(13) Visit unique places that are off the beaten path

While major destinations may be overrun, remember there is beauty & diversity at the ‘under the radar’ places.  The world is stil a big place filled with natural wonders. Here are a few places I would suggest:

  • Norway
  • The Azores
  • Kennet Canals, England
  • South Wales, Australia
  • Slovenia, Ljubliana
  • Sierra Gorda, Mexico

(14) Go outside of the major cities

There are less people there & those small towns may very well welcome you with open arms, plus you’ll have a more realistic experience on what daily life looks like there

(15) Travel during the ‘off’ season, aka ‘shoulder season’

  • Doing so will allow you to avoid inflated prices, long queues & herding crowds
  • I would suggest aiming to visit right before or after peak season

(16) Be respectful & check your entitlement

Yes, this may mean changing your attitude, however having a little respect to the people & place goes a long way for those who are living in a famous destination and are frustrated with tourists impolite & self entitled attitudes.  And if you see this behavior in your fellow travelers, speak up. Often times we may not notice when we need to check out entitlement at the door

(17) Open your eyes

Instead of going on a vacation to turn away from the stresses of your life at home, and then also looking away while traveling, open your eyes to what you are seeing & be present.  Take note of what people are doing, is it respectful? Ask yourself, “Can I do better?”

Think about it this way, if you were being paid to stay in a nice resort, eating for free & having concierges look after your every need, you would most likely spread wonderful words about it to everyone you meet

The idea behind this tactic is simple marketing, and it’s of course fine.  However, as a reader & possibly as a traveler, make your own conclusion about a place & try not to base your travels on the word of those being paid to say good things

This could lead to becoming an ethical travel writer – so many travelers are PAID to write about a destination by the same place that they are visiting, so their perspective can be skewed.

(18) Avoid geo-tagging and adding your location to social media in fragile environments

As much we want to share the hidden beauty of a place, oftentimes it’s become that beautiful because of the lack of human interaction.  Leave a little mystery to your audience.

(19) Come prepared

  • Ask yourself why you want to visit a destination – is it because you want to truly experience the place, or are you looking to take a great picture that you saw some Instagrammers shoot pictures at?
  • Prevent the creation of further waste – find responsible local restaurants ahead of time, bring your own reusable water bottle & cloth bags for shopping, and even pick up trash you see on the ground if you can.  With large crowds come lots of trash, so limit how much waste you create.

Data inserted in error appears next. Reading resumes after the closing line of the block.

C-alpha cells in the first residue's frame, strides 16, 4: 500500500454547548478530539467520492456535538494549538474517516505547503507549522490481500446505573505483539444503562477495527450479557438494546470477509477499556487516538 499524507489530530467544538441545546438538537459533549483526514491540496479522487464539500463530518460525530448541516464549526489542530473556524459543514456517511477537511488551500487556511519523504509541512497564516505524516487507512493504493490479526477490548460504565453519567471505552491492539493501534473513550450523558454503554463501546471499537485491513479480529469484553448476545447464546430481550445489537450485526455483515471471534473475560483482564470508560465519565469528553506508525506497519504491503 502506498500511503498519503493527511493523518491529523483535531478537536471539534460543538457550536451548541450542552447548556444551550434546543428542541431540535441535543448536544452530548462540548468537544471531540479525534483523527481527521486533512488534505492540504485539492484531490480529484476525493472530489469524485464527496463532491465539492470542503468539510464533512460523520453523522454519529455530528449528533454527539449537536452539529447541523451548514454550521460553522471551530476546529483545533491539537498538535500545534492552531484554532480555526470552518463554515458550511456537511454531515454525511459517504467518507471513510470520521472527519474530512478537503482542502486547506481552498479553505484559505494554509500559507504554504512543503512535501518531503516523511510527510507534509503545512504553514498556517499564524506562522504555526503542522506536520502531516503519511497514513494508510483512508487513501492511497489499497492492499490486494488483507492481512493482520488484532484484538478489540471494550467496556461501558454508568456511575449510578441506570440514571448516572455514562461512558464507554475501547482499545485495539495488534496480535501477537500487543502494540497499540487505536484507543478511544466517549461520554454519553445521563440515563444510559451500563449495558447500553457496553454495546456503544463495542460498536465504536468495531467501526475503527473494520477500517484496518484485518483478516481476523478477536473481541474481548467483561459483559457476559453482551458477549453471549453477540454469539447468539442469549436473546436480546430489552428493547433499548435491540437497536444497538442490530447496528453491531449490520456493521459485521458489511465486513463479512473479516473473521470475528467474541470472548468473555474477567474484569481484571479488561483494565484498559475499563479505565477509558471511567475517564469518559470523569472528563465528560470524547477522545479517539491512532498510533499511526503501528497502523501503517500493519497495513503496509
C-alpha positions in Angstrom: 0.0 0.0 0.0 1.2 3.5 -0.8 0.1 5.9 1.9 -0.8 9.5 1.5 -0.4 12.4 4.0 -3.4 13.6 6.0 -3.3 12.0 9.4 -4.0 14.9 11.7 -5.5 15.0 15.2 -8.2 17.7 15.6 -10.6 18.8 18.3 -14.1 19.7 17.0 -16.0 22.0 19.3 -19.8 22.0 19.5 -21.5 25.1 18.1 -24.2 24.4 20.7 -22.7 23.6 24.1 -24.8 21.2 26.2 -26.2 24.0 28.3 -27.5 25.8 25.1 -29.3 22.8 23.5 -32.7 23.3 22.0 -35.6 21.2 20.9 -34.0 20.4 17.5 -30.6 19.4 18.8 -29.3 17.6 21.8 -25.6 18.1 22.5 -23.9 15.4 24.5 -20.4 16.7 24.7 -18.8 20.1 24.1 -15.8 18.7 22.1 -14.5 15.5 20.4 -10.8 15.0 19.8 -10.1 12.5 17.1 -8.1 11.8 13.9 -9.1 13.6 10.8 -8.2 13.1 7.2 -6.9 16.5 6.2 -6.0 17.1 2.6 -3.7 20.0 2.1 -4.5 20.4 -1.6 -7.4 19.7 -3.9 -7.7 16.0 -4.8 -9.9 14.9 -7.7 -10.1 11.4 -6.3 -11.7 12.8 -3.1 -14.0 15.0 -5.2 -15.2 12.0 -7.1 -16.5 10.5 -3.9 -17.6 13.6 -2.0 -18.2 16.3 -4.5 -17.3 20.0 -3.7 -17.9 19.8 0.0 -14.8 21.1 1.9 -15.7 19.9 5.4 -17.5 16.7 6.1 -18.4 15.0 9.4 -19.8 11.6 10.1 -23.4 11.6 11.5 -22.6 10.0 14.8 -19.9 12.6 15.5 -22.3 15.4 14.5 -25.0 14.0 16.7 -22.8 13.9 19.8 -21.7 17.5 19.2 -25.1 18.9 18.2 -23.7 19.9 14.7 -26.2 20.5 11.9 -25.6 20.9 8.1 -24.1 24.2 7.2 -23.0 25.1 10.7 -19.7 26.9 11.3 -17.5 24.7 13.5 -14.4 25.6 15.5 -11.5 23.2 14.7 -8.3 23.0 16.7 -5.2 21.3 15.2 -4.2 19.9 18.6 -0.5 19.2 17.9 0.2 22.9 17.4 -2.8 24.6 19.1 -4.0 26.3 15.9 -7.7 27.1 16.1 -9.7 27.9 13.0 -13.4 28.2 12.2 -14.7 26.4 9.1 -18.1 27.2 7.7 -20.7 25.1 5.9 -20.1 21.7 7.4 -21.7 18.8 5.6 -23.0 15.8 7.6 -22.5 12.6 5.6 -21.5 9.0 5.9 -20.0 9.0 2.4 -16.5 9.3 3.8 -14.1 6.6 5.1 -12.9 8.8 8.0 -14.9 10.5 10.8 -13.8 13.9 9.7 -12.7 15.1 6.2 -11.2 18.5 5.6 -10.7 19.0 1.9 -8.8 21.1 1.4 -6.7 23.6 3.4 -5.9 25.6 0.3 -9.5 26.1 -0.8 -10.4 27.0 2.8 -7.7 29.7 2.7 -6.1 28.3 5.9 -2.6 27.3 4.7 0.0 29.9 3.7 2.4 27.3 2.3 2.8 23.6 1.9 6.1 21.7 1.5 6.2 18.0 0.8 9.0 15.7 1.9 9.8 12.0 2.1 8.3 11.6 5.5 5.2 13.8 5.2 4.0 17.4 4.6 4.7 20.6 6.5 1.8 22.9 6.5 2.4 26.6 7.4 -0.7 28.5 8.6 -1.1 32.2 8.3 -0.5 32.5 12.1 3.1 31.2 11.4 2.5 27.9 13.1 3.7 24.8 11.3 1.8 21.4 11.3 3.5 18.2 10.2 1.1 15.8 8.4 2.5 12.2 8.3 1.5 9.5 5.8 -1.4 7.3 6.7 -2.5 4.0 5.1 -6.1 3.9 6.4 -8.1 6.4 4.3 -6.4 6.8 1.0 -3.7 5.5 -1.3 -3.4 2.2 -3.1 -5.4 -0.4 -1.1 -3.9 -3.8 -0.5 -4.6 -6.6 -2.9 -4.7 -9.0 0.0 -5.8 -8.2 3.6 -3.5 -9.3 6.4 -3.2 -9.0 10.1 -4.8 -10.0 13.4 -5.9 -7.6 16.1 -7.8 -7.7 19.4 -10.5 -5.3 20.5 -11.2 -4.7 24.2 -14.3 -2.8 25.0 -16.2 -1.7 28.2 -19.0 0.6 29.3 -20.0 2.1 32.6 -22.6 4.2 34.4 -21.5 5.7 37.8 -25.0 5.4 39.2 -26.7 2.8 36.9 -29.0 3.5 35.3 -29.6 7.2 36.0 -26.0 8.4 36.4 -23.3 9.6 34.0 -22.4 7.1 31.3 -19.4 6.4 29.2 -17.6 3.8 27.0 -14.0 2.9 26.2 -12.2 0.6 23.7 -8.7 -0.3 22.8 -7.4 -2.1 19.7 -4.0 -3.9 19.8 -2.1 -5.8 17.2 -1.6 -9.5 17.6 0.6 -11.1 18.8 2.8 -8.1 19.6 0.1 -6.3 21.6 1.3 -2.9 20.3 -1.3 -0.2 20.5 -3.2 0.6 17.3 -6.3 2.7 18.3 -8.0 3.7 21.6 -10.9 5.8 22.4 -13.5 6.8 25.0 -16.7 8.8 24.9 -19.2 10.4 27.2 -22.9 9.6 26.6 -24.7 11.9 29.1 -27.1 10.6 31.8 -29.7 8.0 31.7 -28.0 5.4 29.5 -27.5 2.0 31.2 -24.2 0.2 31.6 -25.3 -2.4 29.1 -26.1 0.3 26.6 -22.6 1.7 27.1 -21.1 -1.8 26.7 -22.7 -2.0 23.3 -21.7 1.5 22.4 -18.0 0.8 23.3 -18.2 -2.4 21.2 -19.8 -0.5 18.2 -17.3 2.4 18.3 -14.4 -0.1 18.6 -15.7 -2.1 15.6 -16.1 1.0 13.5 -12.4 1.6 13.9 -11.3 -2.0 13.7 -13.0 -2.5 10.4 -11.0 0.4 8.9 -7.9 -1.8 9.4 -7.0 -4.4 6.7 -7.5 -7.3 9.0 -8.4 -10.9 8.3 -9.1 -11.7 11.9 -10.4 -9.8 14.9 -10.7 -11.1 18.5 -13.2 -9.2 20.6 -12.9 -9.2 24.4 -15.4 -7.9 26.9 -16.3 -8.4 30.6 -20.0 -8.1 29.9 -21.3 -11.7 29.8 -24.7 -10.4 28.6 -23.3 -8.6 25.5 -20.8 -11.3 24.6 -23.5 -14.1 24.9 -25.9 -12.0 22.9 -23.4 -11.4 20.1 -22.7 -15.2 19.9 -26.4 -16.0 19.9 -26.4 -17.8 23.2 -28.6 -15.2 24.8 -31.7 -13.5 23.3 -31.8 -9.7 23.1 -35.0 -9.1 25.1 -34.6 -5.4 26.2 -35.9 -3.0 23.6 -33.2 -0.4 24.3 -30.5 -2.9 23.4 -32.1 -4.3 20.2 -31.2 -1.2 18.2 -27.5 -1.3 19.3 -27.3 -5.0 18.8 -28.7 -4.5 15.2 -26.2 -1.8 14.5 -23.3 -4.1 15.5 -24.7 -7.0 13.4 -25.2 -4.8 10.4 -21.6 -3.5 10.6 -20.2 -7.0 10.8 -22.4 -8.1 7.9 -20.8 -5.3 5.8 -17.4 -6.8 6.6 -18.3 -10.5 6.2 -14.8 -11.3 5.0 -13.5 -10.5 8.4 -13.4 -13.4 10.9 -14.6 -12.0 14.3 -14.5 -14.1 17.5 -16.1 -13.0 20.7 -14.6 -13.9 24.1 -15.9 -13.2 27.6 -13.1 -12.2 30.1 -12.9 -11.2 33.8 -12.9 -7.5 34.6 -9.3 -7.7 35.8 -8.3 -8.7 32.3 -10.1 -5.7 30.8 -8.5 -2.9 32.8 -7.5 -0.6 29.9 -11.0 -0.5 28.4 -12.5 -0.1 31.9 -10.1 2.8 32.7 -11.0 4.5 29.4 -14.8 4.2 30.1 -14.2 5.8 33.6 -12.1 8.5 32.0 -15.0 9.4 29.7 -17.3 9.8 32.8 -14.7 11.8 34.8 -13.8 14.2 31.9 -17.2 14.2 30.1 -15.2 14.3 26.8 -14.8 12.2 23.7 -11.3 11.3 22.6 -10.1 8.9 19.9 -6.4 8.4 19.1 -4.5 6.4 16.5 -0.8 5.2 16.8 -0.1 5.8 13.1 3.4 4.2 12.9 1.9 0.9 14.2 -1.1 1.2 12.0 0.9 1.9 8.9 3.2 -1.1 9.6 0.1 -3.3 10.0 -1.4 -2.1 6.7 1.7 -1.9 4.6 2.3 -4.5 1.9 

Leave No Trace! is a set of principles for those venturing outdoors.  You can see their list of principles here.

(20) Worry less about that perfect picture

Many travelers will ignore roped off areas or boundaries to be able to capture themselves in a perfect picture.  However, those boundaries are these for you protection & for the environments Imagine if all 2 million tourists visiting Iceland every year walked over the roped off areas of their fragile land (which has been happening much more frequently), the reasons everyone began visiting Iceland – for its beautiful nature -will become mud pits from everyone’s shoes.

(21) Focus on Quality over Quantity

This is behavioral and based on what you, as a traveler, prefer – is it true travel experiences or snap & run selfie stick vacations?  Is it better to save yourself money on a cheap fast food dinner, or spend more on a fine dining experience?

(22) Local local local

  • Eat local produce
  • Stay at a local guest house or a hotel with eco-friendly missions & recycling programs

(23) Share with others their environmental impact while traveling

Many aren’t aware of the issues at hand and the fragility of the destinations they visit.  I only stopped using single use plastic last year, and the friends I’ve seen pay to pet baby tigers only now know it’s horrible after I’ve told them how the animals are treated.  Sharing your experience & know how can help to create a larger community, and you never know what you can learn from others.

(24) Continue traveling!

This list of tips is meant to broaden your knowledge & provide insight into the travelers world.  Of course you should continue to travel, but now you are prepared to do so responsibly, so travel & enjoy!

We all should rethink how we develop tourism and how we travel.  We cannot possibly fit an infinite number of people into finite spaces. And while there is no sole solution, there isn’t a  sole cause either. The more the tourism industry refines itself for each destination, the more people will feel comfortable coming to visit.  And just like we shouldn’t consume mass produced processed foods, we shouldn’t be mindlessly travelers. So, what do you think? Do you think over tourism is even an issue?  If so, do you have any additional tips or tricks to help protect the world?

Interested in learning more about Overtourism?